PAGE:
The UCL Practitioner
Thursday, August 11, 2005
In appellate advocacy, where do you draw the line?
Yesterday's Daily Journal reported on an oral argument before the Ninth Circuit on Monday in which Judge Harry Pregerson rebuked the appellant's counsel for filing an "arrogant" brief that insulted the district judge. Thanks to über-blogger Howard Bashman, the brief in question is available online, along with a further summary of press coverage of the oral argument. According to the Daily Journal:
"Do you regard this as an effective way to present written advocacy?" Circuit Judge Harry Pregerson asked nationally recognized appellate specialist Theodore J. Boutrous Jr. of Gibson, Dunn & Crutcher in Los Angeles. "You slam the district judge?" .... "I was a district judge for 12 years and if I read all that, I wouldn't like it," said Pregerson .... "I think you ought to apologize to the district judge."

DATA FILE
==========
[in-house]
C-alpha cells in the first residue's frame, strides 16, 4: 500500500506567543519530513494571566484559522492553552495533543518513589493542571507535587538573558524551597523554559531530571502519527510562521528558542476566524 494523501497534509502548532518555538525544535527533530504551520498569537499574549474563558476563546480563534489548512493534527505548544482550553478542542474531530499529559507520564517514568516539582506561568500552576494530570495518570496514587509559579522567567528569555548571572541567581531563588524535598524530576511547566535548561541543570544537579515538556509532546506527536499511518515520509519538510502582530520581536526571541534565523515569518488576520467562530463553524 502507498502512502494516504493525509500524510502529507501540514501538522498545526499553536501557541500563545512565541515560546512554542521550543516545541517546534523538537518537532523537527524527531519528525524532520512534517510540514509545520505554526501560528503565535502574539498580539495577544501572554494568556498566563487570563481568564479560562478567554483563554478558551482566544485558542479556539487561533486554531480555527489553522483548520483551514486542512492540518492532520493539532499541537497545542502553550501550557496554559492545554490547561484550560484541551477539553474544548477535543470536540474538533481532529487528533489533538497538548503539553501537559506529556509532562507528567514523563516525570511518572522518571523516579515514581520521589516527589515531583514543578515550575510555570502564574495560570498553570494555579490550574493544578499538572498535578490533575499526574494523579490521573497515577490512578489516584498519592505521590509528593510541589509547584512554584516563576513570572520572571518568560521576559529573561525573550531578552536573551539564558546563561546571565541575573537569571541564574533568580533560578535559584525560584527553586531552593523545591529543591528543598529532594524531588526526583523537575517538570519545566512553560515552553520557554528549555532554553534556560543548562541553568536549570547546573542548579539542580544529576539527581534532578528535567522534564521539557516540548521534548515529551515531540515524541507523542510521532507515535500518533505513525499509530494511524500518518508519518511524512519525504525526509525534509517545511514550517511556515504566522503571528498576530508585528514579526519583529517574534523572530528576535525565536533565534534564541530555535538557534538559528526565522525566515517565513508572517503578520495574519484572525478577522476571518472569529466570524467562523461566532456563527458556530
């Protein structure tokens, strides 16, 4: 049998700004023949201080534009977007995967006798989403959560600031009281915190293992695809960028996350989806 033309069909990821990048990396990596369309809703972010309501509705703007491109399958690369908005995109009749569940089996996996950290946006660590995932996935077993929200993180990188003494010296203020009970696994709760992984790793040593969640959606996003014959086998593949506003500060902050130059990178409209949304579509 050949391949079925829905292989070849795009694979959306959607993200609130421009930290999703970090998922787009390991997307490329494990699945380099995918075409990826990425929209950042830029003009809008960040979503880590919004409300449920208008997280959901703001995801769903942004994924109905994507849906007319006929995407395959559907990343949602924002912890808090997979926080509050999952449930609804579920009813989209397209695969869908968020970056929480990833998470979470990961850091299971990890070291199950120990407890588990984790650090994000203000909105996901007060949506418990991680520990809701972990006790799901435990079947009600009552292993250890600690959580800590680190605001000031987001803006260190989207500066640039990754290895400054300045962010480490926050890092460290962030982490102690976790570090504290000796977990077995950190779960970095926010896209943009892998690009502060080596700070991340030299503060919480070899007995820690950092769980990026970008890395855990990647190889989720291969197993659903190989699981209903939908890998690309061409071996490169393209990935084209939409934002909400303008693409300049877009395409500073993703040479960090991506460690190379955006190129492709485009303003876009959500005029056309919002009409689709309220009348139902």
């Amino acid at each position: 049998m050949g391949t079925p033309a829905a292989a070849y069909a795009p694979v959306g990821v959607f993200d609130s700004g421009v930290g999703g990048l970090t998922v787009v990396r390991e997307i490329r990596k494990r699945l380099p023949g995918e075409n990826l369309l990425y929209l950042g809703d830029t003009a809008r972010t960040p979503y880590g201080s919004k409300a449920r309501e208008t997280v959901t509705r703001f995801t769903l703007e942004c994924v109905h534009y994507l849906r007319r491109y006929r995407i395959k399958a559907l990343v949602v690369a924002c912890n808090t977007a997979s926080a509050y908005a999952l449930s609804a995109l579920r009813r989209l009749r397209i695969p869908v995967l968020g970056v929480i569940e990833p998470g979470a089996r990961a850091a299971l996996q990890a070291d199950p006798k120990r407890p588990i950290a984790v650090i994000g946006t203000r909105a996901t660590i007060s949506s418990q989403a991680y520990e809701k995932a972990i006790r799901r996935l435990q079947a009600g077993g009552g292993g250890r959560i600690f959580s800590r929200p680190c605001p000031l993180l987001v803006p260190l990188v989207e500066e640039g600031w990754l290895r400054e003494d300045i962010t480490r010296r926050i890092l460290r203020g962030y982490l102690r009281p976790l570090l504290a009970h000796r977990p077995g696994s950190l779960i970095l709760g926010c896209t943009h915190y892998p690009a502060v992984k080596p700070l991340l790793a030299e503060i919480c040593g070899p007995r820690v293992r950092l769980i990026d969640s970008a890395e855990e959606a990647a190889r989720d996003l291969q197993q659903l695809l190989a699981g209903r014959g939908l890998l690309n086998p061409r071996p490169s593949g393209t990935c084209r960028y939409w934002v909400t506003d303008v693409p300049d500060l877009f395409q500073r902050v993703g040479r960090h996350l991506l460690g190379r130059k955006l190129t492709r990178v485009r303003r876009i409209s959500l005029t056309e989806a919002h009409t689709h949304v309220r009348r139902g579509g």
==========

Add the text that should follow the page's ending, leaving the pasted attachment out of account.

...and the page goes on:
Sometimes the line between advocacy and insult can be a fine one (although apparently not in this case). When you represent the appellant, your job is to argue that the trial judge made a mistake, plain and simple. I've always assumed that trial judges understand this reality, and won't take it personally (or retaliate against your client later) if you forcefully argue for reversal. It will be interesting to read a brief that Judge Pregerson believes crosses the line. You can also listen to the oral argument at this link (thanks again to Howard Bashman).
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